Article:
Grimwood K, Stone PR, Gosling IA, Green R, Darlow BA, Lennon DR, Martin DR: Late antenatal carriage of group B Streptococcus by New Zealand women. Aust N Z J Obstet Gynaecol 2002; 42: 182-186.
Regan JA, Klebanoff MA, Nugent RP: The epidemiology of group B streptococcal colonization in pregnancy. Vaginal Infections and Pre¬maturity Study Group. Obstet Gynecol 1991; 77: 604-610.
Kim EJ Oh KY, Kim MY, Yong Soo Seo, Shin JH, Song YR, Yang JH, Foxman B, Ki M: Risk Factors for Group B Streptococcus Colonization Among Pregnant Women in Korea. Epidemiol Health. 2011; 33: e2011010.
Javanmanesh F, Eshraghi N. Prevalence of positive recto-vaginal culture for Group B streptococcus in pregnant women at 35-37 weeks of gestation. Med J Islam Repub Iran. 2013, 27(1): 7–11.
Kubota T: Relationship between maternal group B streptococcal colonization and pregnancy outcome. Obstet Gynecol 1998; 92: 926-930.
Beitune P, Duarte G, Maffei, CML, Kobori FC: Streptococcus agalactiae colonization among HIV-1-infected pregnant women: antimicrobial susceptibility evaluation. J Acq Imm Defic Synd 2007; 44(2):246.
Shah M, Aziz N, Leva N, Cohan D. Group B Streptococcus colonization by HIV status in pregnant women: prevalence and risk factors. J Womens Health (Larchmt) 2011; 20(11): 1737-41.
Mavenyengwa RT, Moyo SR, Nordbø SA: Streptococcus agalactiae colonization and correlation with HIV-1 and Hepatitis B seroprevalence in pregnant women in Zimbabwe. Eur. J. Obst. Gyn. Reprod. Biol 2010; 150: 34-8.
Uh Y, Jang IH, Yoon KJ, Lee CH, Kwon JY, Kim MC: Colonization rates and serotypes of group B streptococci isolated from pregnant women in a Korean tertiary hospital. Eur J Clin Microbiol Infect Dis 1997; 16: 753–6.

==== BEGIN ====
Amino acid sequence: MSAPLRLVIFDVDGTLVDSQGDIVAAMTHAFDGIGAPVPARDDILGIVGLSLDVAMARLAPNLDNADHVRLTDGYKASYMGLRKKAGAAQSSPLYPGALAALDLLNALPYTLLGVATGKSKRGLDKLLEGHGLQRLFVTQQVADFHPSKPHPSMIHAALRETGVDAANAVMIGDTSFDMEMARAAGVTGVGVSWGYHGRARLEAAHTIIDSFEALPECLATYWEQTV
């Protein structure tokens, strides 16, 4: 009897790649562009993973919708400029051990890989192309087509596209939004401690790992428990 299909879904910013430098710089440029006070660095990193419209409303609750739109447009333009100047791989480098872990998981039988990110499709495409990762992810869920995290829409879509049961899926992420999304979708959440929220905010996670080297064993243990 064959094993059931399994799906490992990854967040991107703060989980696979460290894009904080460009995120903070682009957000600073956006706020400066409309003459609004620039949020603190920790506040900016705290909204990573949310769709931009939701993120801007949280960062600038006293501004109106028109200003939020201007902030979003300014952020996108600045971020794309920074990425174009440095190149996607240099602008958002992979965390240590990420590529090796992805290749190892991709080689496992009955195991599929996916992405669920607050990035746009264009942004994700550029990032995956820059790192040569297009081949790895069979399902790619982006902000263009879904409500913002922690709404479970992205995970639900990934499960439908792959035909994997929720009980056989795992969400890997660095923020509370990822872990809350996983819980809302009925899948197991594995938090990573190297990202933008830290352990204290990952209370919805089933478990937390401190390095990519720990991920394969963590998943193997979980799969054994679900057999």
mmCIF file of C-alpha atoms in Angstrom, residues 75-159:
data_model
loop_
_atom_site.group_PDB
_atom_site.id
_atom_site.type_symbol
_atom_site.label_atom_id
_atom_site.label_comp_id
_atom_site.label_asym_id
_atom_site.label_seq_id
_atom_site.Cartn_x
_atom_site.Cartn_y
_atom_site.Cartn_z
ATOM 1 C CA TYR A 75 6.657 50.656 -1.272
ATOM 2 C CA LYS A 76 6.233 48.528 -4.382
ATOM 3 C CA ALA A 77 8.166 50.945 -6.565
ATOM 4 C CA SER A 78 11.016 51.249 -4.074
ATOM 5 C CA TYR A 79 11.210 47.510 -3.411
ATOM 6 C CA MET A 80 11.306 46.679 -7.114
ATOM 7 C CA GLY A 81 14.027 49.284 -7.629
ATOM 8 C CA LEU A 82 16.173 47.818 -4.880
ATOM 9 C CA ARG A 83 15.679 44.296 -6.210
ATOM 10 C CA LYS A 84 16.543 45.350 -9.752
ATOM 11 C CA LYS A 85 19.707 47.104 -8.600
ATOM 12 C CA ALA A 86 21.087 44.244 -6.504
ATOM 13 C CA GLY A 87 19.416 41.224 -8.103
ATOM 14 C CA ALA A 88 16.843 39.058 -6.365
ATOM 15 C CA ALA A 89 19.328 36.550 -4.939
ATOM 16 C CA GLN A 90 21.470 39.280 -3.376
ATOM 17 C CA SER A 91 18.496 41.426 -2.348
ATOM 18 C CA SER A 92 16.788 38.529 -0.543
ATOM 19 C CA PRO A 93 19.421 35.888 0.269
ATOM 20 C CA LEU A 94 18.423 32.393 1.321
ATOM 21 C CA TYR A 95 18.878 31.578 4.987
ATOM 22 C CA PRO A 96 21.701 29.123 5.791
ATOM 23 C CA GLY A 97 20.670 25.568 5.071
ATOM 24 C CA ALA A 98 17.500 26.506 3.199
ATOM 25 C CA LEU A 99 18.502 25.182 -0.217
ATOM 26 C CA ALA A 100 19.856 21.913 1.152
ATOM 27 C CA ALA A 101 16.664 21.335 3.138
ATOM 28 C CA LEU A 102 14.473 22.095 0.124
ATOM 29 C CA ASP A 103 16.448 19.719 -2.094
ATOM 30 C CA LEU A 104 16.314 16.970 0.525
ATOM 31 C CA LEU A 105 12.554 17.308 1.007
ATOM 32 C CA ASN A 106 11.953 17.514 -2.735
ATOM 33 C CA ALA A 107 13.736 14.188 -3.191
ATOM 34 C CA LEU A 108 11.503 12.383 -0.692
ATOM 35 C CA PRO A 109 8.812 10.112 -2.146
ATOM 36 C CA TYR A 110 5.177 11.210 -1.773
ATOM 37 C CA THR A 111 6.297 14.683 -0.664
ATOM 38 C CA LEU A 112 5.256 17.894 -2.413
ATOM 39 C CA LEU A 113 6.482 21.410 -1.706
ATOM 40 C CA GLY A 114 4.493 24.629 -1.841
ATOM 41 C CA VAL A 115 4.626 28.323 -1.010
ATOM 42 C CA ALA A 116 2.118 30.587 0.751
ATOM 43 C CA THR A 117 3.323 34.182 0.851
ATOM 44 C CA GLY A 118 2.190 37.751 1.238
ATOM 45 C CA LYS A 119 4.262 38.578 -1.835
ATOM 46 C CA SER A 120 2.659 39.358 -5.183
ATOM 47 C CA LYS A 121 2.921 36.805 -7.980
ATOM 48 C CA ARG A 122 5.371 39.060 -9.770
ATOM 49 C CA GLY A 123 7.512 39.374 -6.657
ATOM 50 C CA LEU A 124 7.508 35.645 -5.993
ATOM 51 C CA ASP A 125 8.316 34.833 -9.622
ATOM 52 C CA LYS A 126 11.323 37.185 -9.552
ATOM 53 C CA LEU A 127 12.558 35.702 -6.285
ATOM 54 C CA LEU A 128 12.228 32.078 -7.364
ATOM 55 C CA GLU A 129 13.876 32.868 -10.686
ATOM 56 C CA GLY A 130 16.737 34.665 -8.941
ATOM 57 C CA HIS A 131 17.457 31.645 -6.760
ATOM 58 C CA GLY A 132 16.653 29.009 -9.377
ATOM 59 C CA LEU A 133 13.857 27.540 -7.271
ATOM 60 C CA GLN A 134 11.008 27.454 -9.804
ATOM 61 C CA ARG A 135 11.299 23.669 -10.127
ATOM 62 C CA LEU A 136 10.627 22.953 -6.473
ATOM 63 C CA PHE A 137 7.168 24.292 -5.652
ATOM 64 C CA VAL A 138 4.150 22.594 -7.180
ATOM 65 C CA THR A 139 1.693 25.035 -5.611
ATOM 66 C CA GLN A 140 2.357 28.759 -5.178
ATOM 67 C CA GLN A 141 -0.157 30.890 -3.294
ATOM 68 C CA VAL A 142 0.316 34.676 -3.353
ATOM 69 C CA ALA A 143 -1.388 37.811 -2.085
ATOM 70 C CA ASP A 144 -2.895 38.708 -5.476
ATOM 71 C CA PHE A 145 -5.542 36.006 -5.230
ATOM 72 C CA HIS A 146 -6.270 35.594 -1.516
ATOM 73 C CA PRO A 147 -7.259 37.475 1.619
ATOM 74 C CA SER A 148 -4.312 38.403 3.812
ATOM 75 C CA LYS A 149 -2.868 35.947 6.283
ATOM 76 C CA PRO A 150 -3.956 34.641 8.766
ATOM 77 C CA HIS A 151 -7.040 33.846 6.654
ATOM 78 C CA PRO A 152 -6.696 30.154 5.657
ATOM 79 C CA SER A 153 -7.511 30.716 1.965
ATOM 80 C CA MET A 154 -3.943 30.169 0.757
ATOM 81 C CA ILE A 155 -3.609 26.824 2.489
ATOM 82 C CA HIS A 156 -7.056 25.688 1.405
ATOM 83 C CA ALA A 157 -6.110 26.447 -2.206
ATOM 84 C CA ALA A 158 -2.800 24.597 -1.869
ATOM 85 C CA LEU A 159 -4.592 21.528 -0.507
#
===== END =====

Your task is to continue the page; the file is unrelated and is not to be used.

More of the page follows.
Madhi SA, Radebe K, Crew-Brown H, Frasch CE, Arakere G, Mokhachane M, Kimura A: High burden of invasive streptococcus agalactiae disease in South Africa. Annals of Tropical Paediatrics 2003, 23: 15-23.
Baker CJ, Barret FF: Transmission of group B streptococci among parturient women and their neonates. J Pediatr 1973; 83: 919-25.
Shet A, Ferrieri P. Neonatal and maternal group B streptococcal infections: A comprehensive review. Indian J Med Res 2004; 120: 141-50.
Ramos E, Gaudier FL, Hearing LR, Del Valle GO, Jenkins S, Briones D: Group B streptococcus colonization in pregnant diabetic women. Obstet Gynecol 1997; 89: 257-60.
Domingo P, Barquet N, Alvarez M, Coll P, Nava J, Garau J: Group B Streptococcal meningitis in adults: Report of twelve cases and review. Clin Infect Dis 1997; 25: 1180–7.
Sunkara B, Bheemreddy S, Lorber B, Lephart PR, Hayakawa K, Sobel JD, Kaye KS, Marchaim D: Group B Streptococcus infections in non-pregnant adults: the role of immunosuppression. Int J Infect Dis 2011; 16(2012) e182–e186.